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The Sma’ Glen Mystery: Tayside coachman’s strange death and the potential killers who were never found

Wade's Bridge at the Sma' Glen.
Wade's Bridge at the Sma' Glen.

Nearly a century ago, this newspaper demanded answers to what it called the Sma’ Glen Mystery.

It was not satisfied with the official explanation that the death of coachman Alexander Chalmers was accidental.

We have been delving into the store of archive stories written by Courier journalist Chris Ferguson.

Chalmers, 65, of Crieff, suffered serious injuries on a snow-swept Highland road and died minutes after staggering into an isolated inn.

Chalmers, who drove a horse-drawn van for D&J McEwan, merchants, left his home on the morning of October 9 1926. He drove through a storm which deepened in severity.

The storm was one of the worst to hit Scotland in years.

It claimed at least five lives and left ships wrecked. Chalmers pulled the waterproof tarpaulin over the van and made deliveries to farms between Fowlis Wester, Glen Almond and the Sma’ Glen.

It was only early October but the combination of gales and rain made it bitterly cold.

At 7pm that night, John Gorrie, proprietor of the Foulford Inn and Hotel, a white-washed building at the start of the glen, was in his stable tending his pony.

His daughter Betty was in a sitting room at the back of the hotel when she heard three noises like shouts. She ran to the door and saw Chalmers sitting in his van with his face covered in blood.

“I have been struck on the head. They hit me with a lamp,” the driver told Betty.

Father and daughter helped Chalmers inside and she noted that despite his height and weight, he did not lean heavily on them.

He asked to be placed on the floor and recognised Betty as she bathed his wounds.

He did not last long. As Betty tended to him, Chalmers rolled over, gave three gasps and died.

Robert Stirton, 21, a motorvan driver, then arrived at the inn and recalled he had seen a lamp on the road at Buchanty, a route Chalmers had not travelled.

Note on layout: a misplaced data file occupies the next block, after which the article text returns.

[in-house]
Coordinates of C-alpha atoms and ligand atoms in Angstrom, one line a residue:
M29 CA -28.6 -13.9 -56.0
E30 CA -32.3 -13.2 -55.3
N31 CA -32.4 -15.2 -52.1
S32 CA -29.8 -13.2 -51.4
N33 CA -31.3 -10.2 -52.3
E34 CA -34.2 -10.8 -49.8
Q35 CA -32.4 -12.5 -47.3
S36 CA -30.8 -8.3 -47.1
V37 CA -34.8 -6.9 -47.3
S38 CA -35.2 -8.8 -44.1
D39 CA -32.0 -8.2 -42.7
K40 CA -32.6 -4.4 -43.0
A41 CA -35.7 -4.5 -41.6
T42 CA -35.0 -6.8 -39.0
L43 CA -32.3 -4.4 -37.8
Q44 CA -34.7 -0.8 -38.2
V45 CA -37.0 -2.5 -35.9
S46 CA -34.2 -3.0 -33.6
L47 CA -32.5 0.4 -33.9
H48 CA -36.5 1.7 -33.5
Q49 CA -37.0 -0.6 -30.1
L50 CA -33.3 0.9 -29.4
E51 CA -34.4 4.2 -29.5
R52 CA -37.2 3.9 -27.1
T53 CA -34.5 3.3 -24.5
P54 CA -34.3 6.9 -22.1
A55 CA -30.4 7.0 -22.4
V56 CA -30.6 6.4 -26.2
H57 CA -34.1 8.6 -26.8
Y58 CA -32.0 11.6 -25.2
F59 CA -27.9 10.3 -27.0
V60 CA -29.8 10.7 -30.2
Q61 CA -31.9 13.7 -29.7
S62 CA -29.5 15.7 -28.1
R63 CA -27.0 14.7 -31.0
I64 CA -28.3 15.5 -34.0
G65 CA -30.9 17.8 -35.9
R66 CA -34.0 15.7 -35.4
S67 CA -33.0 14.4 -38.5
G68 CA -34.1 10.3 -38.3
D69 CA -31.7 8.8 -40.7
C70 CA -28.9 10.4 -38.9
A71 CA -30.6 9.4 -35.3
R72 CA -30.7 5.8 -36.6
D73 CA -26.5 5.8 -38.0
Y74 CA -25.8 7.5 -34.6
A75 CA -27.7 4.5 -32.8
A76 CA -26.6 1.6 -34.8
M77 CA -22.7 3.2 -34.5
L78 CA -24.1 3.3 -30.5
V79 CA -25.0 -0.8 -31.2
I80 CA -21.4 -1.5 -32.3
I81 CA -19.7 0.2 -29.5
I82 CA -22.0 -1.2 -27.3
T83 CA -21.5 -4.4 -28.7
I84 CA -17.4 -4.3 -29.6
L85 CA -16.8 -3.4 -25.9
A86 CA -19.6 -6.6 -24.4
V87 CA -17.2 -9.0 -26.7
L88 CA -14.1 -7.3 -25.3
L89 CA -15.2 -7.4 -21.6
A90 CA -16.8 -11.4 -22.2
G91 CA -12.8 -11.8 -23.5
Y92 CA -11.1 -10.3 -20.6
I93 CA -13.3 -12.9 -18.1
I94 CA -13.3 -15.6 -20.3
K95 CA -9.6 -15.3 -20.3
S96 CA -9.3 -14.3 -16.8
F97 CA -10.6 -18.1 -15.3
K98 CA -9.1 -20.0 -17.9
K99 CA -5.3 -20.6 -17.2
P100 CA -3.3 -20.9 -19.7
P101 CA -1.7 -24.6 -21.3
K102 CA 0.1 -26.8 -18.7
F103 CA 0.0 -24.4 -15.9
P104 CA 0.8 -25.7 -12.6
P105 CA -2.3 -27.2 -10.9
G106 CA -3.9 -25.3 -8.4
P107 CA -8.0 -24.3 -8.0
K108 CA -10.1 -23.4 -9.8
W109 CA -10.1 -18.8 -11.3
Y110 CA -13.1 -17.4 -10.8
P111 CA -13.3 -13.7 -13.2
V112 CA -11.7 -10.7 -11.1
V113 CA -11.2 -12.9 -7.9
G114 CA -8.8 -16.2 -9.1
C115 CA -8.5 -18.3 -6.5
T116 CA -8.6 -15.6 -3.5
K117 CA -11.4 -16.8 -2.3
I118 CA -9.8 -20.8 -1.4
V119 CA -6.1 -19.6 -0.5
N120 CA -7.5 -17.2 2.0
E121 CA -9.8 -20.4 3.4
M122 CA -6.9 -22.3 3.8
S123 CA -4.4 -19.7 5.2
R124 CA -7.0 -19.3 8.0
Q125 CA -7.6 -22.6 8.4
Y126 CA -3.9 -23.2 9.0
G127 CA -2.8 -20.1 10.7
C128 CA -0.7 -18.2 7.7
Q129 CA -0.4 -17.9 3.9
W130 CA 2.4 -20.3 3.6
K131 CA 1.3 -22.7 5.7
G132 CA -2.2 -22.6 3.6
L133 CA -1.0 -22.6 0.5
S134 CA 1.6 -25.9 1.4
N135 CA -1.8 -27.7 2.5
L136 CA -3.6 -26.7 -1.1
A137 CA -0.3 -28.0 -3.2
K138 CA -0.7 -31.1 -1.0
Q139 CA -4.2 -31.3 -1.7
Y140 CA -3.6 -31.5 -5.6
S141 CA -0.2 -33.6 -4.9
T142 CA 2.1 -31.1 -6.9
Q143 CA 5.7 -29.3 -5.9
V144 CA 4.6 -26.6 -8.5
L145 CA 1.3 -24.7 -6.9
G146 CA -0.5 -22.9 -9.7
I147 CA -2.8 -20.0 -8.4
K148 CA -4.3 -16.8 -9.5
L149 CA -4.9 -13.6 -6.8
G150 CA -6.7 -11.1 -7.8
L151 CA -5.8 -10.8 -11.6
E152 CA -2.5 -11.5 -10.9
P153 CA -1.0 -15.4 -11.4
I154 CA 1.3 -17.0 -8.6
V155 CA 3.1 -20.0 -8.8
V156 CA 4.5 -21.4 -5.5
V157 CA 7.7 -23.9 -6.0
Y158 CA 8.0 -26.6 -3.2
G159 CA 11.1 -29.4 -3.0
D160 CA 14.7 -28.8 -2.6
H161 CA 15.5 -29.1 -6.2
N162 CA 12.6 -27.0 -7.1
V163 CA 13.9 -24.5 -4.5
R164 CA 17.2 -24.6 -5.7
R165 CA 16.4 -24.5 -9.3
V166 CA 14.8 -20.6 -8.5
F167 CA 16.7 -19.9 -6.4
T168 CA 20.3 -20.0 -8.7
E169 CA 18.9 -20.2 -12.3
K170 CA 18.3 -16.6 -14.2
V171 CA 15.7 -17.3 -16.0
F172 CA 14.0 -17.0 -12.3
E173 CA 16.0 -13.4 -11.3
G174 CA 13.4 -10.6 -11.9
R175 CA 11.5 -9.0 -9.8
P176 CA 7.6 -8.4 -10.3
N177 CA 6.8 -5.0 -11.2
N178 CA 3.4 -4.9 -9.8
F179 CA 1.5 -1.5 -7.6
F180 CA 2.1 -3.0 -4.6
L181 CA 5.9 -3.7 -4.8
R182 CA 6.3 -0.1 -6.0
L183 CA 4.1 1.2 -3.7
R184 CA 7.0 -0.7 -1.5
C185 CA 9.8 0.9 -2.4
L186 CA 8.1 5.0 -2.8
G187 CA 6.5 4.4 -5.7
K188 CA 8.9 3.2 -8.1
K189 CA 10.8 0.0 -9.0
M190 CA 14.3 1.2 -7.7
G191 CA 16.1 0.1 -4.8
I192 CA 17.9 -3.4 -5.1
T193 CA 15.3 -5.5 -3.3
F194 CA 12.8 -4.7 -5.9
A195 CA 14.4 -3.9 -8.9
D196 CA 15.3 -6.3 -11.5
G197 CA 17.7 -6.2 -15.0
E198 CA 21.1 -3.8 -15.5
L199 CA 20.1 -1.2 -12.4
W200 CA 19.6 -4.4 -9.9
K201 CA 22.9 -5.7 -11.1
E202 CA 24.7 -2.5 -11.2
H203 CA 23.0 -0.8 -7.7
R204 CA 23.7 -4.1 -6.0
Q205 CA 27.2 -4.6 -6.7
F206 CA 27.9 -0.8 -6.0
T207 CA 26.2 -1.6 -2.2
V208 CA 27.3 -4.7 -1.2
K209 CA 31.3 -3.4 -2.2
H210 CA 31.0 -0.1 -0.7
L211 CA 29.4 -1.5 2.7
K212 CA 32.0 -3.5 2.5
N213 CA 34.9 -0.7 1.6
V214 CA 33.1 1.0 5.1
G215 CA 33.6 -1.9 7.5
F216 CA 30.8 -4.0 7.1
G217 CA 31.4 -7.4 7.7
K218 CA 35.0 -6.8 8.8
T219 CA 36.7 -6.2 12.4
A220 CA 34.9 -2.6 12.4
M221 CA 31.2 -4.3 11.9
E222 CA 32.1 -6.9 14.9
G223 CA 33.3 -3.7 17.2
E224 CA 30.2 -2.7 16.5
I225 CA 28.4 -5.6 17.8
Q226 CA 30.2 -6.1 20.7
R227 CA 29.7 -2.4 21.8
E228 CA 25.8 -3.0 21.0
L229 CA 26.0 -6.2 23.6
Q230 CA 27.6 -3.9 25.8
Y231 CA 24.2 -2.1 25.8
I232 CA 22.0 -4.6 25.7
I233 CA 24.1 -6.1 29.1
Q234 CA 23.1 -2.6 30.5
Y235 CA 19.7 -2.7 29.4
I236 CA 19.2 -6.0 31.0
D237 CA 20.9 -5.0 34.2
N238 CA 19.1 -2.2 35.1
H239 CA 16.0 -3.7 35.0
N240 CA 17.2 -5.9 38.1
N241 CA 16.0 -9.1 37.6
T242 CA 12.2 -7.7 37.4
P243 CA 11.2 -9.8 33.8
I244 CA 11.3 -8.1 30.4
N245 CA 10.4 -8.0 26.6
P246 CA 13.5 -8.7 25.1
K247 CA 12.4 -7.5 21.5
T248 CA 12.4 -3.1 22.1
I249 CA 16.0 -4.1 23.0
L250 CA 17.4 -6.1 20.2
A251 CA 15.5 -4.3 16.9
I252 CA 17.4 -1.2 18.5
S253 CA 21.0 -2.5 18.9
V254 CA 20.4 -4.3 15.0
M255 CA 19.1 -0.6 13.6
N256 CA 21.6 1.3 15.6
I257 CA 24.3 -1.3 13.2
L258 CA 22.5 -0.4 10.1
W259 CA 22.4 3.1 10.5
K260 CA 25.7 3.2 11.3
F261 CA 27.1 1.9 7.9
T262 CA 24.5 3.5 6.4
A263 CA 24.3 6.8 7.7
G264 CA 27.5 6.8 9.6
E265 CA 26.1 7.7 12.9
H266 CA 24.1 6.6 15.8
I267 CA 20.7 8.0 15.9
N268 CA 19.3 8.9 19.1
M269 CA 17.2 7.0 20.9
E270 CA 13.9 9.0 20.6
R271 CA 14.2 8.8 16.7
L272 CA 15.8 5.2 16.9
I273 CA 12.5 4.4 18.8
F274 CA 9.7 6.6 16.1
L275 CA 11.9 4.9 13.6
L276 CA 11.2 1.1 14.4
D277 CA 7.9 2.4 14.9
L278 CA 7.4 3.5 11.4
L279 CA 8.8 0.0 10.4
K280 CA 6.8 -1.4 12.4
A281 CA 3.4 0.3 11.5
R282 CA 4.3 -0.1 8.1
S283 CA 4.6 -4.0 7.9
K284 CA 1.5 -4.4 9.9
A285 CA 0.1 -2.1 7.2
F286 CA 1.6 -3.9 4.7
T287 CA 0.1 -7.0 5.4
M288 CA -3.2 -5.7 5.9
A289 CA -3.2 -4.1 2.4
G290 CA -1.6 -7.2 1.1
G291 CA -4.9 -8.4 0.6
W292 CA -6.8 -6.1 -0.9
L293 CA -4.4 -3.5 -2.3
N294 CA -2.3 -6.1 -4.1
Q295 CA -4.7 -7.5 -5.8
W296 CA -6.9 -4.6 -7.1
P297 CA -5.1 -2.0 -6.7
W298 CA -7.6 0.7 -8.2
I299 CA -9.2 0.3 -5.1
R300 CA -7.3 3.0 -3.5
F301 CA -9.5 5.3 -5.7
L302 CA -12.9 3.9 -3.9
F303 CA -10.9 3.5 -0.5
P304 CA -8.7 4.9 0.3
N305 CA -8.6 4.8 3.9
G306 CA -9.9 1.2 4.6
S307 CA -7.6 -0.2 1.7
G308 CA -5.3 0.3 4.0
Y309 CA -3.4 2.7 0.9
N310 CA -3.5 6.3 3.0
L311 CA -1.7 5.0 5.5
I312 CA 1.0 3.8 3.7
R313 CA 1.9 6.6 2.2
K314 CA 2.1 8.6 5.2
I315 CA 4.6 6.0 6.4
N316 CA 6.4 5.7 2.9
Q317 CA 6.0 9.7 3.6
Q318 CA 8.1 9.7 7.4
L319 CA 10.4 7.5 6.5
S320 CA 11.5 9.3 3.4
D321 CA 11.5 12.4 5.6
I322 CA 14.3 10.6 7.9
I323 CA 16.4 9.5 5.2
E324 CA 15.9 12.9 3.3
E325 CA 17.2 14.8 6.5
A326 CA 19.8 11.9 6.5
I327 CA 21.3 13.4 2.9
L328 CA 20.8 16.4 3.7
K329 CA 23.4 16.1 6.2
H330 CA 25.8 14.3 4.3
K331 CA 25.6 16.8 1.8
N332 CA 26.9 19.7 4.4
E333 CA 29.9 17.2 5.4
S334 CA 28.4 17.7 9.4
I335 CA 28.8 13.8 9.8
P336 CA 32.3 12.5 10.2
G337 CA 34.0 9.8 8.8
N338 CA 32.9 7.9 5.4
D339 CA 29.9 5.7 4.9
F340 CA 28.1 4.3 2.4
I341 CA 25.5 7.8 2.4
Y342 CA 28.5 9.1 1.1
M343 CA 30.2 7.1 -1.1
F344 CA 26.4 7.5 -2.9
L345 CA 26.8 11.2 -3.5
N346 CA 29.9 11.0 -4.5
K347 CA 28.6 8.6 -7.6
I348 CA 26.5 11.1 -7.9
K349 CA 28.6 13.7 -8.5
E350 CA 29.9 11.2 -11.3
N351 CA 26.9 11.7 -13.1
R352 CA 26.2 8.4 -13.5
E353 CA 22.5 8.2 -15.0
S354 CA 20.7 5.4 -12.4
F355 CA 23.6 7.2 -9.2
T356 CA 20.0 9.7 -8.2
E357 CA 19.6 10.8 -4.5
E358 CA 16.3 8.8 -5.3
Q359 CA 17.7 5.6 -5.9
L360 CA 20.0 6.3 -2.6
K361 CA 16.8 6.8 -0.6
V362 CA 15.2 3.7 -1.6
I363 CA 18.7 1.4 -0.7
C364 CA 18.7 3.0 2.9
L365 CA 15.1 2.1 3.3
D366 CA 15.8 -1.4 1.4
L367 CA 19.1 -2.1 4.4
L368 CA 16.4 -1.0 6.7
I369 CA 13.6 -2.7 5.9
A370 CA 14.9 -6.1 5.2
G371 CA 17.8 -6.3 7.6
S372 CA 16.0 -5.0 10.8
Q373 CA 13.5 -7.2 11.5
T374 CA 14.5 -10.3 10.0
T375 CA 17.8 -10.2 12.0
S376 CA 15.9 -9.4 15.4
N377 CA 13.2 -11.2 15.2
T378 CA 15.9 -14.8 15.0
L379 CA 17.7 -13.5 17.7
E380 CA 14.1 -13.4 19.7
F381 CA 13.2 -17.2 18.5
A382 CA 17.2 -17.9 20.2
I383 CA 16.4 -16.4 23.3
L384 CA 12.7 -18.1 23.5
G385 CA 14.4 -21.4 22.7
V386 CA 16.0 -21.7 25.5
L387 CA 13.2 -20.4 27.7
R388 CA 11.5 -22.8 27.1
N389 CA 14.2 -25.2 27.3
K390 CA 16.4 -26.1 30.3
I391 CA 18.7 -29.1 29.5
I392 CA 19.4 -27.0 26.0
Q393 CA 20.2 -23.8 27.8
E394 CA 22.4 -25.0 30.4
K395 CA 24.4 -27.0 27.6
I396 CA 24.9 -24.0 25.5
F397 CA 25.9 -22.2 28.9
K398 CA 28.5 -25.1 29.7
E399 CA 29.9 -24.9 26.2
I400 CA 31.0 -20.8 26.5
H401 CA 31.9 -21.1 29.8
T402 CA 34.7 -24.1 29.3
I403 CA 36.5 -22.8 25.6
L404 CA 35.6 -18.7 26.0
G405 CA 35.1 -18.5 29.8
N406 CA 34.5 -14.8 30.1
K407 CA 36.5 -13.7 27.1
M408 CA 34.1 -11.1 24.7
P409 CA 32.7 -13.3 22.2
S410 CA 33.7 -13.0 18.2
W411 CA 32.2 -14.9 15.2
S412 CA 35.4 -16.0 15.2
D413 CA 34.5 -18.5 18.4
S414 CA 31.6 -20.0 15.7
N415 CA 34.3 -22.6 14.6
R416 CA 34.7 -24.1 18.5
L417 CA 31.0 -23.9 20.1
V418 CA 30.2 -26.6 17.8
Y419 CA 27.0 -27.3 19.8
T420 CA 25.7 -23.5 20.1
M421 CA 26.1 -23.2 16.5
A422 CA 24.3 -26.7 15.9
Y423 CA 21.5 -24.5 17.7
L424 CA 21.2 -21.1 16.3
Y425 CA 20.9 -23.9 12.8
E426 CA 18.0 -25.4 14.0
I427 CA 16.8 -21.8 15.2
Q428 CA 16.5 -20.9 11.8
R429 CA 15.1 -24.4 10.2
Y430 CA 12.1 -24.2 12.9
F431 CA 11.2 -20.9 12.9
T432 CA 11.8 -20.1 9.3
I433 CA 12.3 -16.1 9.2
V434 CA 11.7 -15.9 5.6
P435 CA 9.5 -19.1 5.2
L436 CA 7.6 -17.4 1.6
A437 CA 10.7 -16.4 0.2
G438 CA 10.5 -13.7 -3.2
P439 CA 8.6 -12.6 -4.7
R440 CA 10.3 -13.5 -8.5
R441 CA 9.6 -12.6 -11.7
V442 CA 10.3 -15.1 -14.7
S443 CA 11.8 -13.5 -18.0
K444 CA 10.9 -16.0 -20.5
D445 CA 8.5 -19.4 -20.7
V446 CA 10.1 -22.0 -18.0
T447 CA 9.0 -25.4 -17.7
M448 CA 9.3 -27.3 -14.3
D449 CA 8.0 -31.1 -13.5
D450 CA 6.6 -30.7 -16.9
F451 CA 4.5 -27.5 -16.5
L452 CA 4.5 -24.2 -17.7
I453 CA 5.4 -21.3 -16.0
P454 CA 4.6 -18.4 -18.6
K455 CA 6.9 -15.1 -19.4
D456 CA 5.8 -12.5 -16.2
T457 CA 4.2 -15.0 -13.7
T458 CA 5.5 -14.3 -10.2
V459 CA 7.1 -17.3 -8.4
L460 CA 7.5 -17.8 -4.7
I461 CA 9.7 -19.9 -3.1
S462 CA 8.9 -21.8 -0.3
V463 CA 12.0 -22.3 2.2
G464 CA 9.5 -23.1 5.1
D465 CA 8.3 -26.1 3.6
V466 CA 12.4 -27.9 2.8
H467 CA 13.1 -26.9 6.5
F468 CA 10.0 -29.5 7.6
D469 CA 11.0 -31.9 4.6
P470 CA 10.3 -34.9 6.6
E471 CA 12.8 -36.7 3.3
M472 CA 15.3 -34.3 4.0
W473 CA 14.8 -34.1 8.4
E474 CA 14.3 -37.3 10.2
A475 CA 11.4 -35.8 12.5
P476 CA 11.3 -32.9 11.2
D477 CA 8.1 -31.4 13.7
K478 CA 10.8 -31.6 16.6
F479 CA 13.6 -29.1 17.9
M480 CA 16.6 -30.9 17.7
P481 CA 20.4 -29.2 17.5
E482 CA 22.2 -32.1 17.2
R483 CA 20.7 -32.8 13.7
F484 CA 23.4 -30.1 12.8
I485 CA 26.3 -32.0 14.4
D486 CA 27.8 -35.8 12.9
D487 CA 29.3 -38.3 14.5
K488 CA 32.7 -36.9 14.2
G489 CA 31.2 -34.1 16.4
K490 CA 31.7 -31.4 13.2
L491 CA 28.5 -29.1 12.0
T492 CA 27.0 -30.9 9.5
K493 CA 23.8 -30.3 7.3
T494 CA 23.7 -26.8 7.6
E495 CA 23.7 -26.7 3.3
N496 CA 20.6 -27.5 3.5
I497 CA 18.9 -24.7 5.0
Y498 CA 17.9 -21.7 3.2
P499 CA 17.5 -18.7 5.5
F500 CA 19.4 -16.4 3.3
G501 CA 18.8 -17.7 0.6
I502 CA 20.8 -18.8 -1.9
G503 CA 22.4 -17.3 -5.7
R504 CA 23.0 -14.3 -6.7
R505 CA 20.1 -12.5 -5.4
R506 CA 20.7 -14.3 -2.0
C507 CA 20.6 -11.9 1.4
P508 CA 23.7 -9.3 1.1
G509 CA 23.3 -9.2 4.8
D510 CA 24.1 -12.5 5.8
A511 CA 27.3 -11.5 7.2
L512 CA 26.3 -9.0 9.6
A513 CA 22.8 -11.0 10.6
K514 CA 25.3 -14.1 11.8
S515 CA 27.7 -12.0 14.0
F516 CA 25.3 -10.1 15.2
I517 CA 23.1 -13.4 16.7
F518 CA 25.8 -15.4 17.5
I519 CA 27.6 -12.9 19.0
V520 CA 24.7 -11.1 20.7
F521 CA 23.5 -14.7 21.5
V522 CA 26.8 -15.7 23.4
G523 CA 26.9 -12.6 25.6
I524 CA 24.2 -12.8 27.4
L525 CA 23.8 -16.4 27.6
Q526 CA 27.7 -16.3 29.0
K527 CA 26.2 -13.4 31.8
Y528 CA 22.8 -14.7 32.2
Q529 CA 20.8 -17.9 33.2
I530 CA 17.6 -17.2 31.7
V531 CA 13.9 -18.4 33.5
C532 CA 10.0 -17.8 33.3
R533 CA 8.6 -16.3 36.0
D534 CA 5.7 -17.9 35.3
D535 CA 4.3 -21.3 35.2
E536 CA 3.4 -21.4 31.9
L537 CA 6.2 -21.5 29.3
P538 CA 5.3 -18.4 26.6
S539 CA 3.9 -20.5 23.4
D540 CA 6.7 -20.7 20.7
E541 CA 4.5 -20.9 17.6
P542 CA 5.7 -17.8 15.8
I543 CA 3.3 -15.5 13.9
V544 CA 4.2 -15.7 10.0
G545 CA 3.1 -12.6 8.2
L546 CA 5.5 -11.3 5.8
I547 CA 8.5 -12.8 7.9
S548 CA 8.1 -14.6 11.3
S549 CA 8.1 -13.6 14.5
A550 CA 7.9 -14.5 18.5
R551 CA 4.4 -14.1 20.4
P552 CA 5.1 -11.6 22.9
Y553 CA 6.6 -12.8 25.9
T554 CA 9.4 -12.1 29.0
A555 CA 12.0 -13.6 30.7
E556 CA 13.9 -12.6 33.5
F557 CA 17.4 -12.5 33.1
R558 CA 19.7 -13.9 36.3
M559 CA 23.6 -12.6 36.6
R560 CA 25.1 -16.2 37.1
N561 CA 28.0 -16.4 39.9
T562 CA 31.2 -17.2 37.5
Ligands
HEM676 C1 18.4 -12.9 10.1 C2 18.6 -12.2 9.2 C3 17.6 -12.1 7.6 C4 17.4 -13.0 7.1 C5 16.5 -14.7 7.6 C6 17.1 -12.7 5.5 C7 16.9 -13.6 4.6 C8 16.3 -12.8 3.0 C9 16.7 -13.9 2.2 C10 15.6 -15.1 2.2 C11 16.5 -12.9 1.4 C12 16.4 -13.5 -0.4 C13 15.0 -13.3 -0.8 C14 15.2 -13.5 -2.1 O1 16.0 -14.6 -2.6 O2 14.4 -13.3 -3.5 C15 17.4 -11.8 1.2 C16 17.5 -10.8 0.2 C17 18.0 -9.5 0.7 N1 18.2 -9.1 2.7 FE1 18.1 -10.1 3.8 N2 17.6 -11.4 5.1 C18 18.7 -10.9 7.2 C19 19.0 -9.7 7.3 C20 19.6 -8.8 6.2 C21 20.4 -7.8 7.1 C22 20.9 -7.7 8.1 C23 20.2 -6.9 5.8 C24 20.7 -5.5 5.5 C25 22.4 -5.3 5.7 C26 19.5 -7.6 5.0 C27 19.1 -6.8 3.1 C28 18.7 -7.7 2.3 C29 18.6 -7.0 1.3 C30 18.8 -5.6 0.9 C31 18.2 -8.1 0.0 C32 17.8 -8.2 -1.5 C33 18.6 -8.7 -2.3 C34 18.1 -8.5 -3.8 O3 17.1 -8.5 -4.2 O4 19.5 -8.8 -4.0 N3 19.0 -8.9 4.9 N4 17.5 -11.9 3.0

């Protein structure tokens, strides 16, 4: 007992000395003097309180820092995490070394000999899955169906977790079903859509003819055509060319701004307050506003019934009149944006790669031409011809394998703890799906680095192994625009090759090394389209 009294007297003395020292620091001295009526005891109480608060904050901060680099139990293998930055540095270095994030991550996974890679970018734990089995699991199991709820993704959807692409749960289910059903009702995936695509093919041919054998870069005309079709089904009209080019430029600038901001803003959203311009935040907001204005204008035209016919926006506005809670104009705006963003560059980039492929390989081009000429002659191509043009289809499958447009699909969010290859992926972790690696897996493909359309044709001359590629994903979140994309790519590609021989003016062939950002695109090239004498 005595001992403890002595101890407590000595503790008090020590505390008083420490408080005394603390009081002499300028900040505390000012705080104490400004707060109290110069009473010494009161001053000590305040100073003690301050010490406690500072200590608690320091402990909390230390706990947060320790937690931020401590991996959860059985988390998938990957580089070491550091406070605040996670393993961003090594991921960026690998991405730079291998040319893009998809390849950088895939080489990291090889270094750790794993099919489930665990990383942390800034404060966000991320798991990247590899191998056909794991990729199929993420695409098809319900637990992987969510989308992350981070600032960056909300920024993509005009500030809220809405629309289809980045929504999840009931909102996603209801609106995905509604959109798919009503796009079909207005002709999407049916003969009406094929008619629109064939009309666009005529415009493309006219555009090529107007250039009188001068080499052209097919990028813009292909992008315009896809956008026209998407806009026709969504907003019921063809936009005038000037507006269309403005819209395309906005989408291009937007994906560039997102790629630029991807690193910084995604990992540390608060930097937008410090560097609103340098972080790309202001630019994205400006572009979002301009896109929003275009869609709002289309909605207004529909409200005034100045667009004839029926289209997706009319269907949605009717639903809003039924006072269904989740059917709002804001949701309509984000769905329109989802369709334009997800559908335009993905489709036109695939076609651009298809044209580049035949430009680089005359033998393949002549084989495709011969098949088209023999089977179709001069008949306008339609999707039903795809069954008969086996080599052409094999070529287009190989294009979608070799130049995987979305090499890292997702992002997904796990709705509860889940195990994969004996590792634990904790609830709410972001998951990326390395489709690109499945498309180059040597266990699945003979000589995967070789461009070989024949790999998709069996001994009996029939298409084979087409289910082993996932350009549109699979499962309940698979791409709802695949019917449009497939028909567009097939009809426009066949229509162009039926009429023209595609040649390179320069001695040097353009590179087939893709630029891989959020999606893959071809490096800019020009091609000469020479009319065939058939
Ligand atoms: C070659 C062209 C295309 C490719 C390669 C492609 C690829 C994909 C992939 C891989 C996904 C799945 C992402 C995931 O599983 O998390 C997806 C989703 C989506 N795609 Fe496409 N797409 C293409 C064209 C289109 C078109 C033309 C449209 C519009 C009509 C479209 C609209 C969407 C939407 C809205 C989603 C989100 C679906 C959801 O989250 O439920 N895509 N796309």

Police Inspector John Robertson and Dr Haig arrived from Crieff to inspect Chalmers’ body. They concluded the wounds would not have killed him but the shock of an attack coupled with the weather might have been sufficient.

Stirton, who had delivered messages to a farm at Dalvreck, told police he had seen a small motorcar near the spot where Chalmers could have been attacked.

Although the storm knocked out telephone lines and brought down trees, Deputy Chief Constable Macpherson managed to join the inquiry team.

The team interviewed a William Ridley who lived a mile from the Foulford Inn. He said he had passed Chalmers’ van that night and seen him crouched up against the wind.

Chalmers did not answer. Next day, Ridley’s sister found Chalmers blood-covered hat in a field.

Three months after his death, Sheriff Valentine and a jury of two women and five men sitting in Perth heard an inquiry into the incident.

They recorded a unanimous verdict of accidental death.

In response, The Courier ran an editorial which stated that until outstanding questions were answered the Sma’ Glen Mystery could never be considered solved.

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